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We often hear the cliché “Form is temporary and class is permanent” perhaps that is the reason why coaches attempt to take as an experienced squad to the World Cup as possible.
The fact is throughout the history of the Rugby World Cup it is experienced teams that has taken the trophy.
In 2014 Australia had, by their usual standards, a poor year. This year, however, things have returned to normal and Australia are once again winning their home Tests and sport three wins from four matches.
On the other hand, South Africa has had a woeful time since the November series last year and has since lost to Ireland, Wales, Australia, New Zealand and Argentina, the away losses should not be too much of a concern for them, however losing to Argentina at home should be seen as an unacceptable loss.
New Zealand, as ever, lose the odd match away from home but are as always near unbeatable.
Argentina provide some real inconsistency in performances, their high note beating South Africa comprehensively away from home.
England is still losing to South Africa and New Zealand, and they still haven’t won the Six Nations since 2011.
France is a mixed bag of poor, medium and the odd decent performance.
Wales just doesn’t fill anyone with confidence. One might say their record belies their true ability.
Ireland is on a high, champions of the Six Nations, have beaten South Africa in the November series and Joe Schmidt seems to have brought a revitalised Ireland out of mediocrity.
So who are the real World Cup contenders?
It might be prudent to look at the past four years, looking at what each team has achieved.
Home record since 2012
SA 77.50% – losses – New Zealand 3, ARG 1
ENG 72.72% – losses – New Zealand 2, SA 2, WAL 1, AUS 1
IRE 71.05% – losses – WAL 1, SA 1, ENG 1, AUS 1, New Zealand 1
AUS 65.21% – losses – New Zealand 3, SA 1, SCO 1
FRA 62.50% – losses – WAL 2, SA 1, ENG 1, IRE 1, ARG 1, New Zealand 1
WAL 54.16% – losses – New Zealand 2, SA 1, ENG 1, AUS 3, IRE 2, SAM 1, ARG 1
SCO 26.31% – losses – ENG 2, FRA 2, New Zealand 2, SA 2, TON 1, WAL 2, AUS 1, IRE 1, ITA 1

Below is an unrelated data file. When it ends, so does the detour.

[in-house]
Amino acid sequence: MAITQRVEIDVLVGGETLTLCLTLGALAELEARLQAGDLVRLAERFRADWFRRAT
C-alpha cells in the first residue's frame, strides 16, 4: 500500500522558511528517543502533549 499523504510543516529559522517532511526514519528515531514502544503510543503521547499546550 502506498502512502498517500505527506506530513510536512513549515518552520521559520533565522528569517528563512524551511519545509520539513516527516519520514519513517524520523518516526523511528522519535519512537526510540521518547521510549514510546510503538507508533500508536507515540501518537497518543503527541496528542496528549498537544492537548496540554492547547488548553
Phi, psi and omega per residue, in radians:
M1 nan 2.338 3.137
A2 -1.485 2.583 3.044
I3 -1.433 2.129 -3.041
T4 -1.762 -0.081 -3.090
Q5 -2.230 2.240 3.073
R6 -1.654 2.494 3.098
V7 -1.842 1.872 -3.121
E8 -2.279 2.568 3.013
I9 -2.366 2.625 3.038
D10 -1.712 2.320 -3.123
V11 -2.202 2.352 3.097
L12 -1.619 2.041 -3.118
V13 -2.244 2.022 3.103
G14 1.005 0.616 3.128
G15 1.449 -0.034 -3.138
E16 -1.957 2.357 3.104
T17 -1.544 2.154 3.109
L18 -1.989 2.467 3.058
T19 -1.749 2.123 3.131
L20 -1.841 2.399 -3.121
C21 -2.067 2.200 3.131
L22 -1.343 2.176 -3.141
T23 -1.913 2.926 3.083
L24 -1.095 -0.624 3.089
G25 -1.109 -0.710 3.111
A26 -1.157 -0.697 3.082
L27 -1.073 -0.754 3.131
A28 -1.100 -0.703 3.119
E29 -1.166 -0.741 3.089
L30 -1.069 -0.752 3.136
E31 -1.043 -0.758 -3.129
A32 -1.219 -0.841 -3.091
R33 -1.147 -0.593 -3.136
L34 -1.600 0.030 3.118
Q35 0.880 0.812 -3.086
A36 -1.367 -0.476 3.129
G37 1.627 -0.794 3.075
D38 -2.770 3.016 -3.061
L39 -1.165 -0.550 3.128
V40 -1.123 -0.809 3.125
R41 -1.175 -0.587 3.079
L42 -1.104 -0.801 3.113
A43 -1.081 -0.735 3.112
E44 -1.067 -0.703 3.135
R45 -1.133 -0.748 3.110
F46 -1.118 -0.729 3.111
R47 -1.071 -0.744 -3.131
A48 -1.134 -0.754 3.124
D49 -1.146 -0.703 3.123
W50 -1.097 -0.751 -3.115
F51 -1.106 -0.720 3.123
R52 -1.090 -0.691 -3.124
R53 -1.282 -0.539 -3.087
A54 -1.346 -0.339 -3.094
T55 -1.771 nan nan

ARG 22.50% – losses – SA 3, New Zealand 3, AUS 3, SCO 1, IRE 2, ENG 2, FRA 1
Away record since 2012
NZ 84.61% – losses – SA, AUS, ENG
SA 59.52% – wins – IRE 1, SCO 2, ENG 2, ARG 3, FRA 1, WAL 1, AUS 1, ITA 1
WAL 52.94% – wins – IRE 1, ENG 1, FRA 2, ITA 2, SCO 2
IRE 52.77% – wins – WAL 2, ARG 2, USA 1, CAN 1, SCO 1, ITA 1, FRA 1
ENG 50% – wins – SCO 2, ITA 2, FRA 1, IRE 1, WAL 1, ARG 2
AUS 44% – wins – ARG 3, ENG 1, WAL 3, ITA 2, IRE 1, SCO 1
ARG 42.30% – wins – FRA 1, SA 1 (ignoring South American teams)
SCO 36.84% – wins – AUS 1, FIJ 1, SAM 1, ITA 1, USA 1, CAN 1, ARG 1
FRA 23.68% – wins – SCO 2, ARG 1, ITA 1
A week is a long time in rugby, let alone a month. Currently all teams are preparing for the Rugby World Cup, the European teams are playing warm up matches, the Southern Hemisphere teams are spending their time in training camps and quietly preparing for an onslaught of the William Webb Ellis Trophy.
Once the World Cup starts some teams will have the benefit of ‘playing themselves into form’ during their opening pool matches. Australia will have to hit the ground running.
Regardless of that, all teams will be prepared, have experienced squads and be focused.
Previous form will mean nothing.
New Zealand are odds on favourites to win the Cup. They have shown over the past few years that they know how to win even when things aren’t all clicking, and the team that is going to dethrone them will have to put in a very, very special performance on the day. They will probably need the 50/50 calls to go their way, and an added bonus will be if the All Blacks are off kilter.
Steve Hansen has no shortage of talent to select his side form, but perhaps the one concern he may have for this coming world Cup is the fitness and form of Dan Carter, with Aaron Cruden out injured, Beauden Barrett not really showing his ability to control matches and Lima Sapoanga the form player from the Super Rugby but inexperienced when it comes to Test match rugby. Hansen will be hoping 2015 is not a replica in terms of injuries to his number 10s.